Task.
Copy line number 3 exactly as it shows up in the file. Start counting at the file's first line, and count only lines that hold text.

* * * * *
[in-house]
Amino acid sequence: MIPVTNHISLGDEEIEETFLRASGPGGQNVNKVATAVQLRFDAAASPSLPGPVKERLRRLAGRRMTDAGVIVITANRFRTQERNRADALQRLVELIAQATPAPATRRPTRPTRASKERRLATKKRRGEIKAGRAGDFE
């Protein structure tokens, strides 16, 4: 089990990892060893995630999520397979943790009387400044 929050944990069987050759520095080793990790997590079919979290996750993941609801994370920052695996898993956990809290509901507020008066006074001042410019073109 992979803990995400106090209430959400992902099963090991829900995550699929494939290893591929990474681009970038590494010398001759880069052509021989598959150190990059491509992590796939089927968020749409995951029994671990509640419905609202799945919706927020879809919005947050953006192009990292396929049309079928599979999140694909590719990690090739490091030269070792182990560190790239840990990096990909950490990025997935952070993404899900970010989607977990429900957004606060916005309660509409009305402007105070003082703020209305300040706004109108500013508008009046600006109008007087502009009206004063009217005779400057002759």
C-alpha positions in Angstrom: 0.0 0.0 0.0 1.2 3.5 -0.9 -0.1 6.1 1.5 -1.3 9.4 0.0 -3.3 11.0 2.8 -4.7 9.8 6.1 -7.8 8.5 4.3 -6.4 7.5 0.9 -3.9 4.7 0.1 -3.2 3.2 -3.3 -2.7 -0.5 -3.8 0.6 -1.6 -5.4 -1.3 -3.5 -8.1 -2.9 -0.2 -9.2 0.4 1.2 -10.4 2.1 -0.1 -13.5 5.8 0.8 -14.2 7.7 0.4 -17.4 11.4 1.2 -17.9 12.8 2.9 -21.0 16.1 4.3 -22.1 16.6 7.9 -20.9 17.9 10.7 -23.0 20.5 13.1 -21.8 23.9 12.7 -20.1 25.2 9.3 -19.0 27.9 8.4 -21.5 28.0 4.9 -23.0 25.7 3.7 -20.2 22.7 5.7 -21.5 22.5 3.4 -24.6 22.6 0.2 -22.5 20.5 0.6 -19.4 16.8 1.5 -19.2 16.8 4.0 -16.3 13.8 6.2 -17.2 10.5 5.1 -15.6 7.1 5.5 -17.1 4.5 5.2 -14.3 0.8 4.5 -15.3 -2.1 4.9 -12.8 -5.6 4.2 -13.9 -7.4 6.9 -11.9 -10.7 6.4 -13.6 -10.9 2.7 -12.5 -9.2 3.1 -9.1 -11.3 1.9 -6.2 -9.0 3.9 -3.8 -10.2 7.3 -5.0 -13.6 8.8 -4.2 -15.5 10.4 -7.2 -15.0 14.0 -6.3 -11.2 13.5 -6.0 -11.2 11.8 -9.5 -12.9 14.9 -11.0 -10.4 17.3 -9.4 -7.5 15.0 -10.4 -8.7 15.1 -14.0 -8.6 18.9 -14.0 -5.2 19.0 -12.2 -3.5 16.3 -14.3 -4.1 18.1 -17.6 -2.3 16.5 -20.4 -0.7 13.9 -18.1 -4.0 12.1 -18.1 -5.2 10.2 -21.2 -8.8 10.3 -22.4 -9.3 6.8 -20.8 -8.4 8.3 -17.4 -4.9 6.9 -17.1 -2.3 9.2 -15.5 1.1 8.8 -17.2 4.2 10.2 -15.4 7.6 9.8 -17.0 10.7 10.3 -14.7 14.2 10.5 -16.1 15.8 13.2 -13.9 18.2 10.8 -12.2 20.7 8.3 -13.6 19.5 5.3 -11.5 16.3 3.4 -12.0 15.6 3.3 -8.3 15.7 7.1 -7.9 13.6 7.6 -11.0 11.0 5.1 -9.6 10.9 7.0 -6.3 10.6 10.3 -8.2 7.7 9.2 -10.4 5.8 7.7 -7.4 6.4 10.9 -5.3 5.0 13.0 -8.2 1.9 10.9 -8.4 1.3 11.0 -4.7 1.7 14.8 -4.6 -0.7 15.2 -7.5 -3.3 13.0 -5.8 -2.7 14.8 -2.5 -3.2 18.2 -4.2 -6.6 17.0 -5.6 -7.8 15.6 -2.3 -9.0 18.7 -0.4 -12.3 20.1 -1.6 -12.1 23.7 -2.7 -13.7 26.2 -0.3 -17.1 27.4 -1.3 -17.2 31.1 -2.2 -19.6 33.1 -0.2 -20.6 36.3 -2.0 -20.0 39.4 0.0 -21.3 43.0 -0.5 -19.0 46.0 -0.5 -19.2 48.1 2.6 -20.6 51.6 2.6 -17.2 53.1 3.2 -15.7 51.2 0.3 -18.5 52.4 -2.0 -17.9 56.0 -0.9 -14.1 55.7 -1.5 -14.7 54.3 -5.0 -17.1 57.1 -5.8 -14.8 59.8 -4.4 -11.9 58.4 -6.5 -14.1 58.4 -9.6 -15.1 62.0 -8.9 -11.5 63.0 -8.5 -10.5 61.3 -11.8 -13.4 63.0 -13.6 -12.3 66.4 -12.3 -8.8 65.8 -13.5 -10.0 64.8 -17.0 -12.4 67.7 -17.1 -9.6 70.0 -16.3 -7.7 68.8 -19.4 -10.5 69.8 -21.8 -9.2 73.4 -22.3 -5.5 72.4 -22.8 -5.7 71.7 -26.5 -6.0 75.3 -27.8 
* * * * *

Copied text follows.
């Protein structure tokens, strides 16, 4: 089990990892060893995630999520397979943790009387400044 929050944990069987050759520095080793990790997590079919979290996750993941609801994370920052695996898993956990809290509901507020008066006074001042410019073109 992979803990995400106090209430959400992902099963090991829900995550699929494939290893591929990474681009970038590494010398001759880069052509021989598959150190990059491509992590796939089927968020749409995951029994671990509640419905609202799945919706927020879809919005947050953006192009990292396929049309079928599979999140694909590719990690090739490091030269070792182990560190790239840990990096990909950490990025997935952070993404899900970010989607977990429900957004606060916005309660509409009305402007105070003082703020209305300040706004109108500013508008009046600006109008007087502009009206004063009217005779400057002759």